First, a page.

Commentary: The ‘fullness of nothing’ can teach us much

By Dr. Theresa del Tufo

The concept of “Ma” is a Japanese word, which can be roughly translated as “full of nothing.”  This mindset is predominant in Japanese art, music, and culture.  In music, it is the pause – the silence in between musical notes that gives it substance and depth.  In Japanese conversation, there is that short silence that allows both the speaker and the receiver to reflect on what was said, fully understand it, and then frame an appropriate response. The only equivalent of the concept of “Ma” in English is the word “empty.” 

It can also be applied to life’s transitions, or the up-and-down cycle of life.

Dr. Theresa del Tufo

During the down cycle, we go through the disruptive feelings of confusion, disorientation, anxiety, and fear. It’s much like the uncertainty and fear that we’re experiencing right now with the Coronavirus pandemic. Author William Bridges (1980) identified this descent as the “neutral zone.”

This transition phase can be a productive interlude if we think of it as “full of nothing,” instead of plain “empty.” Dr. Bridges pointed out that “…this seemingly unproductive time-out … is really an important time for reorientation.” Although it appears to be a dark and dormant period, there is often an invisible growth during this short and sterile interlude. It is a time for reflection, introspection, and growth. It’s much like the darkness and lack of activity during the dead of winter that blossom into the hope and promise of a bright and vibrant spring day.

 I experienced this dark, gaping hole when my husband died. At first, I resisted living in this temporary “neutral zone” that’s enveloped by darkness, fear, and anxiety. I tried to convince myself that “Quick action, jumping back into the fray, and some random activity” should propel me to snap out of this spiraling vortex.

It didn’t work! There were NO shortcuts! I had to give myself time to simply be – be miserable, cry my heart out, sleep 10 hours a day, or talk to someone if I feel like it. But there’s no escaping this dark and dreadful place. I simply had to live through these rotten times.

To snap out of this darkness, I first had to accept and experience it. I had to breathe in the fear, the gnawing grief, or the benign anger or whatever emotion I was feeling at the time. Embracing the raw emotions and breathing them in stripped away their power. There was no escaping the process.

Having survived this period, a respite of sorts, gave me a clearer vision of what I needed to do to survive.  Looking back, I can say with conviction that I wouldn’t be the person that I am today if I hadn’t taken a respite from ordinary life, plowed through the neutral zone, and embraced the empowering “fullness of nothing.”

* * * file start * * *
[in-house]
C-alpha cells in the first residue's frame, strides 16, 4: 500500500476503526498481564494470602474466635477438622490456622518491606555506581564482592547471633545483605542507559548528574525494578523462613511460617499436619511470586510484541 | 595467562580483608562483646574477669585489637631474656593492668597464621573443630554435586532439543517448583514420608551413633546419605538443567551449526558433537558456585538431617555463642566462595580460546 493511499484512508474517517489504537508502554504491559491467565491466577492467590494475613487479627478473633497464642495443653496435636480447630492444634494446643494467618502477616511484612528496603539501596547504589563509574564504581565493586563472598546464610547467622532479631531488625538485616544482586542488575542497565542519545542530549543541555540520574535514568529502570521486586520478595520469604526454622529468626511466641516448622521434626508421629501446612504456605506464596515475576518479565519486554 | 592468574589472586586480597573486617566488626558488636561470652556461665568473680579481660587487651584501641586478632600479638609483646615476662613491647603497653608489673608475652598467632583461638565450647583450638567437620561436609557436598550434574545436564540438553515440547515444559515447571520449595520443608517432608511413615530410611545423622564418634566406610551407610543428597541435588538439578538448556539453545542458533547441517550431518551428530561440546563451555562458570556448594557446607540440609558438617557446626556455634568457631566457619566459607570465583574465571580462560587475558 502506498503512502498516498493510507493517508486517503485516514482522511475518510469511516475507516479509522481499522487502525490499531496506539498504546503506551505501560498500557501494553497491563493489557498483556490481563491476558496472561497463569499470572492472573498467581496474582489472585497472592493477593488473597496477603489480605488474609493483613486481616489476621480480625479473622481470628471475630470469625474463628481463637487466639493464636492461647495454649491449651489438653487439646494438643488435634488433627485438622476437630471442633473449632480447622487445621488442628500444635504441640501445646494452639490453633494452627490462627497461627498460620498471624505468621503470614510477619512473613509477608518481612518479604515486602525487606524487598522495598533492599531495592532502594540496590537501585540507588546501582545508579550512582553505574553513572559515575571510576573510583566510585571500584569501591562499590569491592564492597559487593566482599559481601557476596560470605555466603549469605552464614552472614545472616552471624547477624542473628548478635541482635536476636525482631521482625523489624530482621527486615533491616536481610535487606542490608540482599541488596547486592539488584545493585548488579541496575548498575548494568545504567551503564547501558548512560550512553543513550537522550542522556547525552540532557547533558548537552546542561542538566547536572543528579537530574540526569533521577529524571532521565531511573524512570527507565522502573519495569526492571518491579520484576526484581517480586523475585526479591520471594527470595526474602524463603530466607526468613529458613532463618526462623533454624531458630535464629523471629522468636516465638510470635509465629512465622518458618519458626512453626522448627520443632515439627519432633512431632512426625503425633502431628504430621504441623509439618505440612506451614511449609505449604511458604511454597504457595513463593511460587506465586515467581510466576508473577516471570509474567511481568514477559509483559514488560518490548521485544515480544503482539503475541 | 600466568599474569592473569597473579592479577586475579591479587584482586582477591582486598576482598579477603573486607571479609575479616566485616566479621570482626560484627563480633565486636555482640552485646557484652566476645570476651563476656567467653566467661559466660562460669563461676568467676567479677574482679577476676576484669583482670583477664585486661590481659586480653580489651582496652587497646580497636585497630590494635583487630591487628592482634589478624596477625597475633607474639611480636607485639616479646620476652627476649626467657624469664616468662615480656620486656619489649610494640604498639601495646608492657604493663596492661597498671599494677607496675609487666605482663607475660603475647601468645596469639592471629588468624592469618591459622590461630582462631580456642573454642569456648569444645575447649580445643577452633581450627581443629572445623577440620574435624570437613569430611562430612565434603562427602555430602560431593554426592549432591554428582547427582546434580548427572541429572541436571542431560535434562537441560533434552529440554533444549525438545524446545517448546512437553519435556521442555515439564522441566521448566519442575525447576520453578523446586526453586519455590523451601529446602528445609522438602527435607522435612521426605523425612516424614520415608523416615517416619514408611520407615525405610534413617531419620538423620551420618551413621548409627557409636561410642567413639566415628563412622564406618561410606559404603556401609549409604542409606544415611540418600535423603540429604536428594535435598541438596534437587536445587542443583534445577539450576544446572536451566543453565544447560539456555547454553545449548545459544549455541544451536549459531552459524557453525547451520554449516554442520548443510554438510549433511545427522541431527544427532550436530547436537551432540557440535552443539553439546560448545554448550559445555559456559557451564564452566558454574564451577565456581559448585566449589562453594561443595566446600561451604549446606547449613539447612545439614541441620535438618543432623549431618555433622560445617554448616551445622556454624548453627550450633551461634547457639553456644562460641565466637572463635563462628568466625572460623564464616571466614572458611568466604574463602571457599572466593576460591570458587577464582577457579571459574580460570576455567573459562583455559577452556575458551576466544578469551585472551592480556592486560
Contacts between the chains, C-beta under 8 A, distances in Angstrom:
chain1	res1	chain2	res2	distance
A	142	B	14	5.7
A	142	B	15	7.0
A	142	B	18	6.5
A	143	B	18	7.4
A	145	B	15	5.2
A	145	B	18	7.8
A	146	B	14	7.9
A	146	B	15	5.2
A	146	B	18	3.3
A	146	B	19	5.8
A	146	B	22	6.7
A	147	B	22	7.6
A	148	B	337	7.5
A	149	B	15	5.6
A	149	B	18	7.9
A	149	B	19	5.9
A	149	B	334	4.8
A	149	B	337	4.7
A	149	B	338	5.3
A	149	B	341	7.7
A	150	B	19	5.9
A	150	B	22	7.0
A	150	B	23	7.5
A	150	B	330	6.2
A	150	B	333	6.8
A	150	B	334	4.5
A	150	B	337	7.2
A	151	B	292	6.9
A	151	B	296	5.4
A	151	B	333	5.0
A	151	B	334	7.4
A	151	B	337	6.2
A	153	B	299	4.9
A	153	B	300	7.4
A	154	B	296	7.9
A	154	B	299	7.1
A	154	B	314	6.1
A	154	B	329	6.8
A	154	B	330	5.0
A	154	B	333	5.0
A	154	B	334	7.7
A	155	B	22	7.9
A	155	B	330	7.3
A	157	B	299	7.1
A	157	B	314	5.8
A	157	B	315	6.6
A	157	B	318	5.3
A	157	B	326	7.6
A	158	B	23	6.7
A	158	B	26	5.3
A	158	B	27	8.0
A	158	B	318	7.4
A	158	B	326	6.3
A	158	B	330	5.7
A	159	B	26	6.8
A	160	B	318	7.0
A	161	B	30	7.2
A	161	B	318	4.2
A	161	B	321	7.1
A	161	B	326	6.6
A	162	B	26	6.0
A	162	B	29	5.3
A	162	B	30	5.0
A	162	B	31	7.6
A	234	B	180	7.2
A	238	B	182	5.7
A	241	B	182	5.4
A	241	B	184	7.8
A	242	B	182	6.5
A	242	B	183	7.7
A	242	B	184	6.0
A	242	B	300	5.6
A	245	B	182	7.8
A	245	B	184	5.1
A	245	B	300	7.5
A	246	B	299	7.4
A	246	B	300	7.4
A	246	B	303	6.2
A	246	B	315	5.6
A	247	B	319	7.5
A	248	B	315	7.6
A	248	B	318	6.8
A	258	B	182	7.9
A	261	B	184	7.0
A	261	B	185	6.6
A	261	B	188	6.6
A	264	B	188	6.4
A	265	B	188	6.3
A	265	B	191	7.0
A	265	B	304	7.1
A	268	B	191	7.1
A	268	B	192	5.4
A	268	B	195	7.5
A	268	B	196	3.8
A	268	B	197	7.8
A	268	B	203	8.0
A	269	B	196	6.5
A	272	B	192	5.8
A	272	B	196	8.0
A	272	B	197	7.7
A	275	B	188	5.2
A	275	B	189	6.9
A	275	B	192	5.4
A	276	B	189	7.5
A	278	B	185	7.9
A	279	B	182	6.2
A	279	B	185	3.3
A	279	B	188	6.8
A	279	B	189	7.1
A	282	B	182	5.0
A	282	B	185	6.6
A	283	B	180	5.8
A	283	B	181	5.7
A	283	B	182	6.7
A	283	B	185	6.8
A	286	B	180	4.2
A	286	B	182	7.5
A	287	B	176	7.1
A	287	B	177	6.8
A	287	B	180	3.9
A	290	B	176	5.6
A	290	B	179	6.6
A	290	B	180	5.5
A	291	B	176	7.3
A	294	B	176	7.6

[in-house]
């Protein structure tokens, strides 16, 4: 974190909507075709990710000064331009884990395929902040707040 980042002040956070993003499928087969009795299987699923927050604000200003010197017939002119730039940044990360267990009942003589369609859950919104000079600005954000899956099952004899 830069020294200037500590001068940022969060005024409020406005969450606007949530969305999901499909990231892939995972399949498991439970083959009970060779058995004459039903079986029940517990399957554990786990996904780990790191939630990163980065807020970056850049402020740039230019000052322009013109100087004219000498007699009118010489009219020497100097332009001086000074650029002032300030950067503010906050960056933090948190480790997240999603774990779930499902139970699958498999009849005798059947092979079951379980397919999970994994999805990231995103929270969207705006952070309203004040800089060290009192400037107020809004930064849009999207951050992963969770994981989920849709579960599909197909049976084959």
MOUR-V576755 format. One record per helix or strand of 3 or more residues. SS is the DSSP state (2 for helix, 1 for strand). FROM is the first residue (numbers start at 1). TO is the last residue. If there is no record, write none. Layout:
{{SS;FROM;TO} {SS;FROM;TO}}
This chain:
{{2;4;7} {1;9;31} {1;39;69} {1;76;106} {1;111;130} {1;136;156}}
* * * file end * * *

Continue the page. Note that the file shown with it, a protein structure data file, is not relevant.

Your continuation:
The take-away here is to embrace the “fullness of nothing” and use this dormant period to reach out and lift someone, take a deep dive into your inner selves and try to search for meaning and purpose. Embrace the fear and accept the darkness that will eventually vanish.

Secondly, you might need to adjust your attitudes, and attempt to see the opportunity side of this event rather than the threat to your way of life. Maybe, you might get a job that would make you happier, or have a deeper relationship with a friend or a family member, or realize how really good your life is. Yes, you’re stuck at home, but you have ample food, a comfortable house, and now, the time to spend with the people you love.

Now is the time to draw up a plan of action. You have this wonderful discretionary time at your disposal. What are you going to do to survive and thrive? You’ve always wanted to start an exercise regimen to lose weight, go for a walk in the woods, learn to dance, or do yoga. Maybe you’ve always wanted to write a novel or learn how to write a poem. For those interested in self growth, you have the gift of time to meditate and reflect on your purpose and your passion. The “Stillness” that best-selling author Ryan Holiday glorifies is now accessible to you. The author notes that stillness is “…the ability to slow things down. To clarify your thinking. To center your soul. To direct your efforts. To be steady while the world spins.” Perfect timing! This is your golden opportunity to be ruthlessly strategic about the direction of your life.

Finally, remember, nothing stays the same – even bad times disappear. Everything in life is temporary! Think about it: The source of your unhappiness and fear can be the source of your newfound peace, meaning, and purpose. This could be your chance to morph into a better version of you!

As Americans, we have to ask ourselves difficult questions of character, identity, and legacy. Is this who we are as a nation: divided, separating at the seams, no one truly listening to each other? We don’t trust our leaders and appear to have fragile faith and belief in our democracy. Is this how we would like to shape and remember this experience?

Is this our generation’s legacy? It doesn’t have to be. We all have the power of intentional choice! It’s all up to us. Let’s take the first step.  

Dr. Theresa del Tufo is a community leader, an educator, an organizational consultant, a technical and motivational writer, and CEO and principal consultant at Del Tufo Consulting, LLC. Her books are available at Amazon and Barnes and Noble. She lives in Dover.